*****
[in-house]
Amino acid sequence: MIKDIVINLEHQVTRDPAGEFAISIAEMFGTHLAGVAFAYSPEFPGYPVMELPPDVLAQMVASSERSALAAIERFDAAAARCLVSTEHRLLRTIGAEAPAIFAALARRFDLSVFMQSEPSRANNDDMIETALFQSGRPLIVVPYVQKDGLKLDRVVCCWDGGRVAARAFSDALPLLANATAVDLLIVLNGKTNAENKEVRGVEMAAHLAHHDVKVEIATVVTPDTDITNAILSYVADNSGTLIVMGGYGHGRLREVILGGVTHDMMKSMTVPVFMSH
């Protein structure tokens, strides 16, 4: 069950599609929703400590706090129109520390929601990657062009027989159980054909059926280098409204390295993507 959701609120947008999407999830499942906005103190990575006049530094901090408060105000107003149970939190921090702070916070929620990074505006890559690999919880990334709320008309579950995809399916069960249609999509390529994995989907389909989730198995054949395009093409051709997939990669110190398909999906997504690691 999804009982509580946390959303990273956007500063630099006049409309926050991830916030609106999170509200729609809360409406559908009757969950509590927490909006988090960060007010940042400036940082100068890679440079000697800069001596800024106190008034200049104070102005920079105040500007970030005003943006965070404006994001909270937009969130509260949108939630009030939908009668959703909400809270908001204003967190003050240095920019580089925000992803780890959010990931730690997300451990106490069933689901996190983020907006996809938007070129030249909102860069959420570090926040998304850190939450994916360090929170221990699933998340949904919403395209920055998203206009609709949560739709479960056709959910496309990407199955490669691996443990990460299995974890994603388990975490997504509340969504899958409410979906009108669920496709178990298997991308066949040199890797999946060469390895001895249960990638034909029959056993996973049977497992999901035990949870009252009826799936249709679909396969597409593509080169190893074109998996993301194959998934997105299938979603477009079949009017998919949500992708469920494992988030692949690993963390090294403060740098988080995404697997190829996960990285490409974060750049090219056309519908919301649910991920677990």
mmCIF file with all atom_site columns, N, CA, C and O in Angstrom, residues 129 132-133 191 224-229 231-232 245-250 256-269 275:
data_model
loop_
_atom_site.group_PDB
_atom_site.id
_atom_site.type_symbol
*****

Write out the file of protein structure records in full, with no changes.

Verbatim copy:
[in-house]
Amino acid sequence: MIKDIVINLEHQVTRDPAGEFAISIAEMFGTHLAGVAFAYSPEFPGYPVMELPPDVLAQMVASSERSALAAIERFDAAAARCLVSTEHRLLRTIGAEAPAIFAALARRFDLSVFMQSEPSRANNDDMIETALFQSGRPLIVVPYVQKDGLKLDRVVCCWDGGRVAARAFSDALPLLANATAVDLLIVLNGKTNAENKEVRGVEMAAHLAHHDVKVEIATVVTPDTDITNAILSYVADNSGTLIVMGGYGHGRLREVILGGVTHDMMKSMTVPVFMSH
């Protein structure tokens, strides 16, 4: 069950599609929703400590706090129109520390929601990657062009027989159980054909059926280098409204390295993507 959701609120947008999407999830499942906005103190990575006049530094901090408060105000107003149970939190921090702070916070929620990074505006890559690999919880990334709320008309579950995809399916069960249609999509390529994995989907389909989730198995054949395009093409051709997939990669110190398909999906997504690691 999804009982509580946390959303990273956007500063630099006049409309926050991830916030609106999170509200729609809360409406559908009757969950509590927490909006988090960060007010940042400036940082100068890679440079000697800069001596800024106190008034200049104070102005920079105040500007970030005003943006965070404006994001909270937009969130509260949108939630009030939908009668959703909400809270908001204003967190003050240095920019580089925000992803780890959010990931730690997300451990106490069933689901996190983020907006996809938007070129030249909102860069959420570090926040998304850190939450994916360090929170221990699933998340949904919403395209920055998203206009609709949560739709479960056709959910496309990407199955490669691996443990990460299995974890994603388990975490997504509340969504899958409410979906009108669920496709178990298997991308066949040199890797999946060469390895001895249960990638034909029959056993996973049977497992999901035990949870009252009826799936249709679909396969597409593509080169190893074109998996993301194959998934997105299938979603477009079949009017998919949500992708469920494992988030692949690993963390090294403060740098988080995404697997190829996960990285490409974060750049090219056309519908919301649910991920677990």
mmCIF file with all atom_site columns, N, CA, C and O in Angstrom, residues 129 132-133 191 224-229 231-232 245-250 256-269 275:
data_model
loop_
_atom_site.group_PDB
_atom_site.id
_atom_site.type_symbol